A Lot or a Little?
What you will—and won't—find in this TV show.
Government work and politics is depicted as a game of one-upsmanship played by egotists. We see the mayor try to improve his relationship with his daughter, and we see her take his advice.
Positive Role Models
The show playfully takes jabs at various cultures and characters. No one is on their best behavior and many characters are self-serving, but there are positive family relationships.
Violence & Scariness
In the second episode the mayor (high from edibles) is paranoid of a costumed mascot, whom he fights and assaults with a recycling bin.
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Expect more double entrendres/sight gags than bad language -- in the first episode, for example, a proposed straw ban opens the door to a lot of "suck" lines; in the second episode we learn that the deputy mayor's pet project is called PPPORN (Private Plane Paths Over Residential Neighborhoods).
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Products & Purchases
The show's premise is that Bremer is a wealthy retired businessman. There are many references to his not needing to work. Early in the first episode he's advised to take off his watch: "An Audemars Piguet might be perceived as elitist," his aide says. "When exactly did elite become a bad word, Tommy?" the new mayor responds.
Drinking, Drugs & Smoking
Much of the second episode relies on humor around the mayor eating a couple of potent edibles from a ribbon cutting at for "L.A.'s 10,000th dispensary." He encourages denizens to "buy drugs now!"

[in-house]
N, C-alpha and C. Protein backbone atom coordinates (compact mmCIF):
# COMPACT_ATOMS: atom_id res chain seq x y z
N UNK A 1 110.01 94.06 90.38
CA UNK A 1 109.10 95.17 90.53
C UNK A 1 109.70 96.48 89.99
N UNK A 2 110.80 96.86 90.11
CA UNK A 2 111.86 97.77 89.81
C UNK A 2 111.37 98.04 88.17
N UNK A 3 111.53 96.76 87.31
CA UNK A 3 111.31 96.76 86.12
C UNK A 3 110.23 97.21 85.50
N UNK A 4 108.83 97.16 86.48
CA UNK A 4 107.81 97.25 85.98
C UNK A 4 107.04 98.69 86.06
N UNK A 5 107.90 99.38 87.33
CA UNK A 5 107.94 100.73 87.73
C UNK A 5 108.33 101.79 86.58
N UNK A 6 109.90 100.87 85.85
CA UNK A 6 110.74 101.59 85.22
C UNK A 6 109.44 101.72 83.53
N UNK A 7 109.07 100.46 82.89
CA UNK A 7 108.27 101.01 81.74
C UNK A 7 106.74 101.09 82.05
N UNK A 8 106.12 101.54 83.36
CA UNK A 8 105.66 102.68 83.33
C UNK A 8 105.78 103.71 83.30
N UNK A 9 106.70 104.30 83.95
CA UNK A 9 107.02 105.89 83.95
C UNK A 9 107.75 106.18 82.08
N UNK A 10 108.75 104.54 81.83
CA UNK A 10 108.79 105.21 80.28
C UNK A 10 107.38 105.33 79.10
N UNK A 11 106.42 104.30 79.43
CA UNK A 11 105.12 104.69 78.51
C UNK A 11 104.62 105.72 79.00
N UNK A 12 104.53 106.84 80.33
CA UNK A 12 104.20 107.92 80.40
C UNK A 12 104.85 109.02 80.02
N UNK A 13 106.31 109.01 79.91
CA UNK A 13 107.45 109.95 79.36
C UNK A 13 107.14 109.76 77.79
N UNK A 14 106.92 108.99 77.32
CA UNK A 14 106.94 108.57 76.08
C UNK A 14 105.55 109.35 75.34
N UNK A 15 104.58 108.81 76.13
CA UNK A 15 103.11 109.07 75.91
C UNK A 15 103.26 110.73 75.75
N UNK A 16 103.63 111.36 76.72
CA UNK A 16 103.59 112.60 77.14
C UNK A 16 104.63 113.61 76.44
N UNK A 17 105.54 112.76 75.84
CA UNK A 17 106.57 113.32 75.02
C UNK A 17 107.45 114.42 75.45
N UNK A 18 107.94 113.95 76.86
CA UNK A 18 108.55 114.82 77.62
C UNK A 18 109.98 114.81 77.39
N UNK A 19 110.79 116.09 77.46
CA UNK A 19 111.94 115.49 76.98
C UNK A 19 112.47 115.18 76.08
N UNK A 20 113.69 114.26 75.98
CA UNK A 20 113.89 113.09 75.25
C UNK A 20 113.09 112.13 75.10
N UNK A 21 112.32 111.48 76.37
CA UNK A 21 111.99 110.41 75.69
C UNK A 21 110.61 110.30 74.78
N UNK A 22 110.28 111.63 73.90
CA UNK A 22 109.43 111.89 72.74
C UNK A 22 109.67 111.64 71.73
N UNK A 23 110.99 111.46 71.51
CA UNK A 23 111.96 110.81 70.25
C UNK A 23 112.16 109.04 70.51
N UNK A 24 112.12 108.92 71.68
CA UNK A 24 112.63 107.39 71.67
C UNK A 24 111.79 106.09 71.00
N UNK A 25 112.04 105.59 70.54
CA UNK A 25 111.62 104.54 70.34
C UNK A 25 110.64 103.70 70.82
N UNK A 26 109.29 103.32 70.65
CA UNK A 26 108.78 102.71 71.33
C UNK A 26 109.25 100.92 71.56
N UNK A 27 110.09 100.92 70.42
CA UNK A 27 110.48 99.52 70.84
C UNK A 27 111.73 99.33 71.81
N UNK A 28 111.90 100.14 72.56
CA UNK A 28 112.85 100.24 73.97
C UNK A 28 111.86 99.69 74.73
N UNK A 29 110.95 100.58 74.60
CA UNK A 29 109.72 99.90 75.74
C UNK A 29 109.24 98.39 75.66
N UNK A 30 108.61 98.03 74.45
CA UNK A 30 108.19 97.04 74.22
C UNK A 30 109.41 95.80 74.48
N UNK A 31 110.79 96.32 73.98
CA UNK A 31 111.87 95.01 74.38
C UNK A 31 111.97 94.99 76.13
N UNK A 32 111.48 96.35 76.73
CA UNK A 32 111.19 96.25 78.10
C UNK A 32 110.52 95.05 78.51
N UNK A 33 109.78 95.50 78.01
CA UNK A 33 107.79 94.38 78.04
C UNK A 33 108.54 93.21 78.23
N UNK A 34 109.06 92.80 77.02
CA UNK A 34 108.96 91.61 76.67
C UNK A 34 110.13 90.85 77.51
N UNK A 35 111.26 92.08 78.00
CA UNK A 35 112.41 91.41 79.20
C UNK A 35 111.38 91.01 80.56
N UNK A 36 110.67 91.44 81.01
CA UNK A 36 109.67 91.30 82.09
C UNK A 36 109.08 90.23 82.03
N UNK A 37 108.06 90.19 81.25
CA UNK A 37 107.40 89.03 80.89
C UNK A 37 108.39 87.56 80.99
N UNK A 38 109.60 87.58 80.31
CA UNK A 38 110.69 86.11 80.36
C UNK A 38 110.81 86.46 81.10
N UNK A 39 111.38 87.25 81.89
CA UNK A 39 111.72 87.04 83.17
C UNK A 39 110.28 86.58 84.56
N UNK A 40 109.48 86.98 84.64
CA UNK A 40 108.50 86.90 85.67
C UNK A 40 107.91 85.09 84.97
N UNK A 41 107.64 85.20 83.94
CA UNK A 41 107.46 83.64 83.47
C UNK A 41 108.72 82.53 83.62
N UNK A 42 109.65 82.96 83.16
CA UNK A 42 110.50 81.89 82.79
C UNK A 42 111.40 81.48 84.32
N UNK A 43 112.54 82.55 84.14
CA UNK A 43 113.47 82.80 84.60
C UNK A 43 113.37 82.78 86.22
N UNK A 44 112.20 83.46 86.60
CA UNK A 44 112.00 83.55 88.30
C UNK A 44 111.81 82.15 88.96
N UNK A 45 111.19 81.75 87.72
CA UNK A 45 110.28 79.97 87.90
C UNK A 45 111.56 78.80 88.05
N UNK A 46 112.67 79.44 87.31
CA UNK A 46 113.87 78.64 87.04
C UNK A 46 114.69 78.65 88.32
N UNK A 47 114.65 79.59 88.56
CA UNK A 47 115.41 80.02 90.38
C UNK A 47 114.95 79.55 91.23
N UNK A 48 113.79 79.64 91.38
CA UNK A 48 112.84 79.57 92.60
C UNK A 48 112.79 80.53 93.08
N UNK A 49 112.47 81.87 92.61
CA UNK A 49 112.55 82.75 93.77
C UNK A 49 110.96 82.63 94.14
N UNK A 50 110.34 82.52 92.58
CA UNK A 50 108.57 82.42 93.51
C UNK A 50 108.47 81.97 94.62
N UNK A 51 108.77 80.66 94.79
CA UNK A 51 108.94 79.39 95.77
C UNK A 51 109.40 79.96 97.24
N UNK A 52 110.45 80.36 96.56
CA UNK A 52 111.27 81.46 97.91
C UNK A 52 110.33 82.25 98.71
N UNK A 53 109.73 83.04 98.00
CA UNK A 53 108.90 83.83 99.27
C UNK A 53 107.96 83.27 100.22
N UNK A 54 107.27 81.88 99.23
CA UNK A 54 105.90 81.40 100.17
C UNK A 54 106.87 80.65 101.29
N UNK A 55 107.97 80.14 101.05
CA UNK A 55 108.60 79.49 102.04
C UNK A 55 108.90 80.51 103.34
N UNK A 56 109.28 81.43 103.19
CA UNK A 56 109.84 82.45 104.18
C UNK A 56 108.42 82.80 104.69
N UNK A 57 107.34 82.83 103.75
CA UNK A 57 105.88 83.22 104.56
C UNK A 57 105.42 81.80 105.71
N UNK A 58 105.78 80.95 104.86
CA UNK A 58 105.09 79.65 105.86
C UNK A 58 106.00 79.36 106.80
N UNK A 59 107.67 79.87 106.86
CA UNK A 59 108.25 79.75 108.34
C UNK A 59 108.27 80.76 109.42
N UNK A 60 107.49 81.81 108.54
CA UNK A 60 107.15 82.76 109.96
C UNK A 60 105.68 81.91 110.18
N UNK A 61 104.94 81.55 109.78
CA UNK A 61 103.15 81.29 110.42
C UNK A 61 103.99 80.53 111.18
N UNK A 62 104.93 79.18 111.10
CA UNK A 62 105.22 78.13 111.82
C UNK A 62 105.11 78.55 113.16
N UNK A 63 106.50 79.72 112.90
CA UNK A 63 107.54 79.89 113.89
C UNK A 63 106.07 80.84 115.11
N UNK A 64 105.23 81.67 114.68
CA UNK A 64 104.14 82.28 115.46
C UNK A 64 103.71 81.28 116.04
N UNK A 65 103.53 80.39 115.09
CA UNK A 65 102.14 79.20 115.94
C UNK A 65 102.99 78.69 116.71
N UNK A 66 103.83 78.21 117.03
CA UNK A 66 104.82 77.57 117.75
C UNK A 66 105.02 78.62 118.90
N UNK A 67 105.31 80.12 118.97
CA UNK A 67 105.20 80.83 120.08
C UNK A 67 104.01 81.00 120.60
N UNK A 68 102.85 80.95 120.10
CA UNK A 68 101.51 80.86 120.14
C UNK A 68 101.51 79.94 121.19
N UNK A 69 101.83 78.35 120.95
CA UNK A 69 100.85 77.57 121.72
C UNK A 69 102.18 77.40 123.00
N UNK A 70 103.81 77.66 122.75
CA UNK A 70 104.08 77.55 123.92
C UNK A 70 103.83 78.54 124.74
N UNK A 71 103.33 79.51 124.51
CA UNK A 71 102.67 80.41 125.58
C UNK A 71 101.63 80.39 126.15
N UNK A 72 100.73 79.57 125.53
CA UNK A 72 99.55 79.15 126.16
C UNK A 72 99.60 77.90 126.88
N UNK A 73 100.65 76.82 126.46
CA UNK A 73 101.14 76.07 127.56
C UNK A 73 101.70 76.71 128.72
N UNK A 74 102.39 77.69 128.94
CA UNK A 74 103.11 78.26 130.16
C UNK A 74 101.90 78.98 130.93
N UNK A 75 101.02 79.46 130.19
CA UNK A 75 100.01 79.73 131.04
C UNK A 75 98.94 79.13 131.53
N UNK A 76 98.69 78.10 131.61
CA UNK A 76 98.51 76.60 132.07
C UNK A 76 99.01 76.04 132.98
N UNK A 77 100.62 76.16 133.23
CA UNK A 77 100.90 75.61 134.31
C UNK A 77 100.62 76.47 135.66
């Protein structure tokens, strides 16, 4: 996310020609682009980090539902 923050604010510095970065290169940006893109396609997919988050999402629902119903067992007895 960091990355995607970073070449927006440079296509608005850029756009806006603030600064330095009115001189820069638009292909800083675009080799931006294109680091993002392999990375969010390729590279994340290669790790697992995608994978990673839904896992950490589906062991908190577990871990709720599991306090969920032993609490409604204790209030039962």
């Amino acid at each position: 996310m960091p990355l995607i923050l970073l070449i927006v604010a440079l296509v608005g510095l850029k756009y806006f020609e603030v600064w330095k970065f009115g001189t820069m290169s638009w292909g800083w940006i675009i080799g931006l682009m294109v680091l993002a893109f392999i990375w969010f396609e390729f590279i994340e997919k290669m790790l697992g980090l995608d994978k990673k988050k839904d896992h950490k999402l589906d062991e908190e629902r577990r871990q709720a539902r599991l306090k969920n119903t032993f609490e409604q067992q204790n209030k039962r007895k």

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Parents Need to Know
Parents need to know that Mr. Mayor is a sitcom starring Ted Danson as a retired businessman who runs for mayor of Los Angeles as a way to impress his teen daughter. Created by the team behind 30 Rock and Unbreakable Kimmy Schmidt, the show has some edgy jokes and double entendres, but perhaps because of the teen main character, this outing is a bit tamer. Unlike Parks and Recreation, another political workplace sitcom, no characters here are motivated by the good of the city or its citizens -- they're depicted as either overly ambitious or comically bumbling.
Is It Any Good?
Anyone looking to fill the Good Place-sized hole in their hearts won't find a fit in Ted Danson's latest series, but it's still better than most network fare. Think of Mr. Mayor as a snarkier Spin City or a less warm-hearted Parks and Recreation. The series has a high joke density but few elicit more than a snicker, which is a pity considering the accomplished cast.
It may take a while for creators Tina Fey and Robert Carlock to acclimate to Mr. Mayor's L.A. setting after multiple New York-specific collaborations (30 Rock, Unbreakable Kimmy Schmidt, Great News). The jokes and characters about the other coast in the first two episodes feel cliched -- Danson's Mayor Neil Bremer takes edibles! His foil, Councilwoman and newly appointed Deputy Mayor Arpi Meskimen, is a strident ultraliberal! The counselor (Rachel Dratch) at teen daughter Orly's private girls school is a woo-woo hippie! -- but the writing could grow into the show's good bones.
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Research shows a connection between kids' healthy self-esteem and positive portrayals in media. That's why we've added a new "Diverse Representations" section to our reviews that will be rolling out on an ongoing basis. You can help us help kids by suggesting a diversity update.
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